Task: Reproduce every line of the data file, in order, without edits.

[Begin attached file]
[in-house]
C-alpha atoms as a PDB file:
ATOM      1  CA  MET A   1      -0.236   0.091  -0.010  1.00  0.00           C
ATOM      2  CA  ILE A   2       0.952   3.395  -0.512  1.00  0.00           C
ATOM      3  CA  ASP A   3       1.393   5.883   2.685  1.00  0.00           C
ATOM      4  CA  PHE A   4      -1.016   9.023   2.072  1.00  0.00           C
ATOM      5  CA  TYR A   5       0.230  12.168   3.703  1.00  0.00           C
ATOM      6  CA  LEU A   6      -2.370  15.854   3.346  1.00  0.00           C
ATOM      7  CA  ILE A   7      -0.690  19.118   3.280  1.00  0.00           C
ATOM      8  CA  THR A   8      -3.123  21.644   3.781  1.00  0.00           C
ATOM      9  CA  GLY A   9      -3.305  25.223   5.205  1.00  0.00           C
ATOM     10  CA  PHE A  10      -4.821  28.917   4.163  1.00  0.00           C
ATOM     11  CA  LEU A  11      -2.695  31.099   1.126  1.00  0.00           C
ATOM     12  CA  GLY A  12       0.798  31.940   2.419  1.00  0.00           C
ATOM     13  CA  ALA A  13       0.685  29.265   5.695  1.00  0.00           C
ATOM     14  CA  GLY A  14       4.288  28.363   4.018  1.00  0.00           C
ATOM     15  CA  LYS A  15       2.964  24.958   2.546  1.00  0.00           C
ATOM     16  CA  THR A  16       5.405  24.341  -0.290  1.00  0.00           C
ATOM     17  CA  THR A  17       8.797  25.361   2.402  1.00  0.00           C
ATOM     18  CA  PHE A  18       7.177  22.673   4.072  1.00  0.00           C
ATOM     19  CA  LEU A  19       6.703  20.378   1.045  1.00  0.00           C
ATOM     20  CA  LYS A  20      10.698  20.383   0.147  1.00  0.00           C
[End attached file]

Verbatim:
[in-house]
C-alpha atoms as a PDB file:
ATOM      1  CA  MET A   1      -0.236   0.091  -0.010  1.00  0.00           C
ATOM      2  CA  ILE A   2       0.952   3.395  -0.512  1.00  0.00           C
ATOM      3  CA  ASP A   3       1.393   5.883   2.685  1.00  0.00           C
ATOM      4  CA  PHE A   4      -1.016   9.023   2.072  1.00  0.00           C
ATOM      5  CA  TYR A   5       0.230  12.168   3.703  1.00  0.00           C
ATOM      6  CA  LEU A   6      -2.370  15.854   3.346  1.00  0.00           C
ATOM      7  CA  ILE A   7      -0.690  19.118   3.280  1.00  0.00           C
ATOM      8  CA  THR A   8      -3.123  21.644   3.781  1.00  0.00           C
ATOM      9  CA  GLY A   9      -3.305  25.223   5.205  1.00  0.00           C
ATOM     10  CA  PHE A  10      -4.821  28.917   4.163  1.00  0.00           C
ATOM     11  CA  LEU A  11      -2.695  31.099   1.126  1.00  0.00           C
ATOM     12  CA  GLY A  12       0.798  31.940   2.419  1.00  0.00           C
ATOM     13  CA  ALA A  13       0.685  29.265   5.695  1.00  0.00           C
ATOM     14  CA  GLY A  14       4.288  28.363   4.018  1.00  0.00           C
ATOM     15  CA  LYS A  15       2.964  24.958   2.546  1.00  0.00           C
ATOM     16  CA  THR A  16       5.405  24.341  -0.290  1.00  0.00           C
ATOM     17  CA  THR A  17       8.797  25.361   2.402  1.00  0.00           C
ATOM     18  CA  PHE A  18       7.177  22.673   4.072  1.00  0.00           C
ATOM     19  CA  LEU A  19       6.703  20.378   1.045  1.00  0.00           C
ATOM     20  CA  LYS A  20      10.698  20.383   0.147  1.00  0.00           C